Viewsonic Pro8100 1080p 3LCD Home Theater Projector Review: Overview
All considered, the Pro8100, Viewsonic’s first 1080p projector, is a very respectable performer, and with a few improvements, could easily be a top performer. This is a brighter than typical projector, and one with a strong “wow” factor, thanks to rich dynamic colors, better than average brightness, superb sharpness, and good contrast and black levels. All but the most critical folks will really like the overall package, and it is sure to dazzle you and your friends. Below, we’ll consider the Pros and Cons, along with commentary as to how the Viewsonic Pro8100 stacks up against the competition!
Viewsonic Pro8100 Projector: Pros
- Brighter than most 1080p projectors in “best” mode
- Slightly brighter than the average 1080p projector in “brightest” mode
- Very good overall picture performance after calibration
- Good selection of inputs (including 2 HDMI 1.3 inputs with Deep Color support)
- Supports 24fps
- Very sharp image, one of the very best!
- Shadow detail is very good
- Excellent color management system, including gamma controls and 6 color adjustment
- Very good remote control
- Zoom, focus, and lens shift, are all motorized
- Digital image shift – letter boxed image can be moved up/down on the screen as needed
- Very good placement flexibility – better than the DLP’s and comparable to most other 3LCD, and LCoS projectors, although not quite as flexible as the best
- Very quiet – one of the very best in this regard, and is quieter with lamp on full power, than most competitorswith lamps in low power.
- Physically good looking projector (but large)
- Three year warranty is excellent, but not the best, as few competitors offer 3 years, with either a loaner or replacement program included
Viewsonic Pro8100 Projector: Cons
- Dynamic iris action is perhaps the most noticeable of any 1080p projector reviewed so far. Its “yo-yo” action will be a slight annoyance to some, and will be a deal breaker for most of those who are highly critical of image quality.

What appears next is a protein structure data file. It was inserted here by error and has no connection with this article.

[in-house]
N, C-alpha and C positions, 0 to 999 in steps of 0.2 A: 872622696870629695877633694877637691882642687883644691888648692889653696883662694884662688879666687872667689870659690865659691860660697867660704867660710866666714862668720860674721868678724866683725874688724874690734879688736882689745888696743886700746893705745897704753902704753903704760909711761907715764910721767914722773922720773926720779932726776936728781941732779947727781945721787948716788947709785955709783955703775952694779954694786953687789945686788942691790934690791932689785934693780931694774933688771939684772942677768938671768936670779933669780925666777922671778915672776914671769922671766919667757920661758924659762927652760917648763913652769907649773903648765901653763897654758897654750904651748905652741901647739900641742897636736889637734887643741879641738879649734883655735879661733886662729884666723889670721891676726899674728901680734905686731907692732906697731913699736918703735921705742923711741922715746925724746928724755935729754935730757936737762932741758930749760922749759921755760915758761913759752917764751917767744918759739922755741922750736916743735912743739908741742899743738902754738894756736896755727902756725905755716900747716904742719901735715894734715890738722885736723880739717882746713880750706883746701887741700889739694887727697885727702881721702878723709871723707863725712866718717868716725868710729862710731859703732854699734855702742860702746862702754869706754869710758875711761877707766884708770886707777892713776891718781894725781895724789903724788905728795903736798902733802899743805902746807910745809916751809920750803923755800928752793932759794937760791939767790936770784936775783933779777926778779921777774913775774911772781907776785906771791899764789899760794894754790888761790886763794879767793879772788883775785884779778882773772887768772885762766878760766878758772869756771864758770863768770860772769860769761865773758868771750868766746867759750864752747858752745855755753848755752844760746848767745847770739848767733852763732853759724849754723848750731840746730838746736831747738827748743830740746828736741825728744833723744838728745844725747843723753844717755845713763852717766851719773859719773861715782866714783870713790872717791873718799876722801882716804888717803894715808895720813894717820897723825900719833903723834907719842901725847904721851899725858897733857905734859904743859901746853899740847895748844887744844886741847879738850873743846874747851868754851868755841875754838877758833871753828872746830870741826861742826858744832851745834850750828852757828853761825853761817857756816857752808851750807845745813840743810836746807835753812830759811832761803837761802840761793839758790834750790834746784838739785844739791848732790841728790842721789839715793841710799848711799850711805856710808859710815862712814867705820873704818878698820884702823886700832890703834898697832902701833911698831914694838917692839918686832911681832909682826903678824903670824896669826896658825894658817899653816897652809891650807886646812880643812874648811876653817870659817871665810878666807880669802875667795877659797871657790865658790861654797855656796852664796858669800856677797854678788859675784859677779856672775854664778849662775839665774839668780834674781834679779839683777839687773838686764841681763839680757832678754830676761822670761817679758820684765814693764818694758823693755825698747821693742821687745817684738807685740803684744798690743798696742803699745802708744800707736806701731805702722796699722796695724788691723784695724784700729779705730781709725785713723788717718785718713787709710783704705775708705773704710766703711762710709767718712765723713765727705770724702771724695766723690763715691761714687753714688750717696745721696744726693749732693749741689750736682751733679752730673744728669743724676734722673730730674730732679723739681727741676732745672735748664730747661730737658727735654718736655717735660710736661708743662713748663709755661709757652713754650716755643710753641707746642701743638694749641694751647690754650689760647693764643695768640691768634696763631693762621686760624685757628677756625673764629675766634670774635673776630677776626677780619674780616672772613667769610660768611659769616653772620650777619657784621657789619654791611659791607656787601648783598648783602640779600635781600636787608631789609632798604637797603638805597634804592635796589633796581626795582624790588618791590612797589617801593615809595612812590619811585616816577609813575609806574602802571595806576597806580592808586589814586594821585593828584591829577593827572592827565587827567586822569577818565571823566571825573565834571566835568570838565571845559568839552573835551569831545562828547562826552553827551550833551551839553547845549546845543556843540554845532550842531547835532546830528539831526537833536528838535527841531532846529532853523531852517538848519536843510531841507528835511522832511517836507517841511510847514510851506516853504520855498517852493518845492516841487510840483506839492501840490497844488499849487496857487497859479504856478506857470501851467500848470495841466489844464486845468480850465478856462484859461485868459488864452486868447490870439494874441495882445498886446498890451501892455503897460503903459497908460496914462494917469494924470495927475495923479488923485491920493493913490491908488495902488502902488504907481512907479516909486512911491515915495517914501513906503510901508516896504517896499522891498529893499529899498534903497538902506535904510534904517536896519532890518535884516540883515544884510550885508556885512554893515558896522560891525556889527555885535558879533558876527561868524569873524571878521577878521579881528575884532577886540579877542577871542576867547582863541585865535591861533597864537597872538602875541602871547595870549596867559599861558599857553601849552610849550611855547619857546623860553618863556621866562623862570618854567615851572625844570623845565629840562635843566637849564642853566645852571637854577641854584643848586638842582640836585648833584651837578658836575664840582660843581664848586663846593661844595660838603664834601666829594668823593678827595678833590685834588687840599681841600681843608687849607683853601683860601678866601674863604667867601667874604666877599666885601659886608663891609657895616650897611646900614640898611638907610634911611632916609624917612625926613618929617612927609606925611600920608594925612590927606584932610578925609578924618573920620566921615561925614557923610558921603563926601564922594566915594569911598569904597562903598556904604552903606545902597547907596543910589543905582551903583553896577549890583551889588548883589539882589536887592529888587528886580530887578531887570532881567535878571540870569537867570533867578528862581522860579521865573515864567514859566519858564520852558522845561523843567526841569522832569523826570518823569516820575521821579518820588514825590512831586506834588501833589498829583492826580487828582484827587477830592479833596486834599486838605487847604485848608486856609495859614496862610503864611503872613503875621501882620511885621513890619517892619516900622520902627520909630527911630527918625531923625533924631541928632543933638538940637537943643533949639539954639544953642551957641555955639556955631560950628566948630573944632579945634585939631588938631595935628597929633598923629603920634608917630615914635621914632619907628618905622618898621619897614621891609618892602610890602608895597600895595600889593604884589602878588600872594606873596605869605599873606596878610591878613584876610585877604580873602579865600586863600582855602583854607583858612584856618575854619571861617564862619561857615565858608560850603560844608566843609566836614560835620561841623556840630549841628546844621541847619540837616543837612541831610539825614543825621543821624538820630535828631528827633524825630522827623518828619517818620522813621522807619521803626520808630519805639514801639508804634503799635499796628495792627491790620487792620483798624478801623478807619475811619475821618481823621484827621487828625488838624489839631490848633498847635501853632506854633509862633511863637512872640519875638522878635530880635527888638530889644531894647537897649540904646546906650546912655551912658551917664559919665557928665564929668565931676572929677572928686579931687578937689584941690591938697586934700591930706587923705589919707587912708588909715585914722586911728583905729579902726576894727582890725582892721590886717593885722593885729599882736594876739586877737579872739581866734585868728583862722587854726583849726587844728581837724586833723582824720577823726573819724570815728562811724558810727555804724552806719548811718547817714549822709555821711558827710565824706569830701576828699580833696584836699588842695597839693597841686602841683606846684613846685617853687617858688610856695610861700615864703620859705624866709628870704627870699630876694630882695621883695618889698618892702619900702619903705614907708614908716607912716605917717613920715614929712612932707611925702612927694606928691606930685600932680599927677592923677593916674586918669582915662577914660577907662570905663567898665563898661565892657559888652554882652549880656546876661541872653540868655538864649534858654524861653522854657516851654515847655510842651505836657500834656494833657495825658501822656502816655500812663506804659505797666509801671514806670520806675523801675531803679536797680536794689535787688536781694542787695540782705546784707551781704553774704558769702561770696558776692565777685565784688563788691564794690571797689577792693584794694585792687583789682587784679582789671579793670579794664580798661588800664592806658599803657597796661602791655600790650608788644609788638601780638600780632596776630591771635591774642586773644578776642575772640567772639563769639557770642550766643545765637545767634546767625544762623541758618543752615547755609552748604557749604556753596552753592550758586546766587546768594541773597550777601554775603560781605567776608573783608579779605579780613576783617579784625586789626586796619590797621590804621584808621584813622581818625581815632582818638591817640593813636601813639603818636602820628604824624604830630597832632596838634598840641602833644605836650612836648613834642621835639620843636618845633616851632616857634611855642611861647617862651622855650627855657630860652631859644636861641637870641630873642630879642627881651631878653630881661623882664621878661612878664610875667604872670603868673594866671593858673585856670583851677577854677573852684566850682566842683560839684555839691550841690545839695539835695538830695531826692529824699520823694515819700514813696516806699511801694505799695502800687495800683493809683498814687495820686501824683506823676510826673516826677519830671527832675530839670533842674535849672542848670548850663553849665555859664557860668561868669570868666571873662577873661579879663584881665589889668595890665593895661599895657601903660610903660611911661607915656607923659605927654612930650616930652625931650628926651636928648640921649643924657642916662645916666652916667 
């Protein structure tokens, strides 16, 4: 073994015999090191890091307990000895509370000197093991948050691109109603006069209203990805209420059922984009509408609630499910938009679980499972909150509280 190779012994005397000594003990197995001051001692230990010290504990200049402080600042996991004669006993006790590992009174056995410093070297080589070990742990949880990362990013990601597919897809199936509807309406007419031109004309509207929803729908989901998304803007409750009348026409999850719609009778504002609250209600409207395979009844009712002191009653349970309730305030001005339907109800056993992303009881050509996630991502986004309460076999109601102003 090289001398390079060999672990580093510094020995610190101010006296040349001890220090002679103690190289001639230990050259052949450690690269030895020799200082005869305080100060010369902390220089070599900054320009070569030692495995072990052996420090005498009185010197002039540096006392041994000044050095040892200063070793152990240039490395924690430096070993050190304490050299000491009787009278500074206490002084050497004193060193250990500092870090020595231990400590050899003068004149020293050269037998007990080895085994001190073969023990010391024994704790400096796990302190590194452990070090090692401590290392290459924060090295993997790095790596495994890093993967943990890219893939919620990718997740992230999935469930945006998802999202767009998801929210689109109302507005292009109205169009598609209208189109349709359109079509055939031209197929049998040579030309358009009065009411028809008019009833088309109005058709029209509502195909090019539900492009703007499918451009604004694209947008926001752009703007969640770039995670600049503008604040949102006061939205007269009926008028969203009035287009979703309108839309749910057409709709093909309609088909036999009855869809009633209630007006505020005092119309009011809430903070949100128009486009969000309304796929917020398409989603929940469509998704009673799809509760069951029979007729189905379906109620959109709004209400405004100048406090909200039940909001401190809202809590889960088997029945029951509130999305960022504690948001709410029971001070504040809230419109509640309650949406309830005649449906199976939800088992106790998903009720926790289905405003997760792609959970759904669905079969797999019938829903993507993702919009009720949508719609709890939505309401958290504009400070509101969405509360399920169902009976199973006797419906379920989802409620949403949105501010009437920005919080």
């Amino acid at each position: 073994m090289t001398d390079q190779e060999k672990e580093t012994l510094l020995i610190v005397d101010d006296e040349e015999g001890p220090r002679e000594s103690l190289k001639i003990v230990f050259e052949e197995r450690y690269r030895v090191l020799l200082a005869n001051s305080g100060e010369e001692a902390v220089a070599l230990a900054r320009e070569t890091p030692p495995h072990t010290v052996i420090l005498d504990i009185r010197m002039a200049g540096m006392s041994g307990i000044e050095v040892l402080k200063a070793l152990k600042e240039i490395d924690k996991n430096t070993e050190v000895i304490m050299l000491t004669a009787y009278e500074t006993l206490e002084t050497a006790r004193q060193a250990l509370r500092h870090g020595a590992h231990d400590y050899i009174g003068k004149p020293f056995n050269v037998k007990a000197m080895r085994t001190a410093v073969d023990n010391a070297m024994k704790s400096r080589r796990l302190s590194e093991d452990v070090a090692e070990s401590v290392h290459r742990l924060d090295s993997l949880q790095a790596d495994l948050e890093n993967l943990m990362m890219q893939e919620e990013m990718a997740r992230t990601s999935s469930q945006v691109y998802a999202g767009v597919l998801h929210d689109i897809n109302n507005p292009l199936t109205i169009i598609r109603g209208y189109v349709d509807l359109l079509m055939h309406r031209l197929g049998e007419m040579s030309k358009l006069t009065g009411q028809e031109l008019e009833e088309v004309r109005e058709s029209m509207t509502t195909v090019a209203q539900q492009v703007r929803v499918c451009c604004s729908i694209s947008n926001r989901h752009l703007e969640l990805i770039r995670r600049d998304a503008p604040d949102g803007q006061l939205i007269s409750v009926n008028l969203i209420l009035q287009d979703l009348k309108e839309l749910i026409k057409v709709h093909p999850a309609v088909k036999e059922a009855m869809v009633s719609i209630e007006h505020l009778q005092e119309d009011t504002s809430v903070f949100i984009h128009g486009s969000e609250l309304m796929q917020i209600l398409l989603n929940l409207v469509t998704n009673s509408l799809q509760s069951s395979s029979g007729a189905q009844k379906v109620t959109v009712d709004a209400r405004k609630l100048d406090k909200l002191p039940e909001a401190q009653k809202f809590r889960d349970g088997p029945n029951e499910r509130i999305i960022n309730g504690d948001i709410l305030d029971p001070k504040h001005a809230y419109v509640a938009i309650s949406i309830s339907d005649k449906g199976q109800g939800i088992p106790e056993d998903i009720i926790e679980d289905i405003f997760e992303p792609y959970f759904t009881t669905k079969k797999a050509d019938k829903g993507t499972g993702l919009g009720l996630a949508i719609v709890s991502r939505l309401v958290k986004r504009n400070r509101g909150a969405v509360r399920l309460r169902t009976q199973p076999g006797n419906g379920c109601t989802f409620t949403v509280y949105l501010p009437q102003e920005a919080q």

- Needs basic calibration to get best results
- Only two User savable settings
- More susceptible to image noise (white border on one side or top/bottom) around the image, which calls for engaging overscan (even sometimes on HDTV sources)
- Confusing menu system
- Only two HDMI (typical, but 3 is better!)
Viewsonic Pro8100 Projector: Typical Capabilities
- Lamp Life
- Black level performance
- Overall image noise
- Price performance when compared with other projectors sold only by “local installing dealer”
Viewsonic Pro8100 Competitive Aspects
The Pro8100 for the moment, at least, is the brightest of the 3LCD home theater projectors, when in its best movie watching mode. That will appeal to many. In “brightest” mode, it is on the bright side of average.
If however, you really need an especially bright projector, though, there are a few markedly brighter, including three direct competitors that are DLP projectors, the InFocus IN82, the soon to be reviewed, IN83, and the Optoma HD81-LV. Of course none of the DLP models comes close to matching the placement flexibility of the Viewsonic.
The Viewsonic though, is brighter than the JVC and Sony LCoS projectors, overall, every bit the match for the rest of the DLP projectors anywhere near its price.
Placement flexibility (zoom, lens shift…) is classic 3LCD projector, which is to say, very good. Its zoom lens doesn’t have the range of some other 3LCD projectors, but it’s still very good, and still, way better than any of the DLP projectors!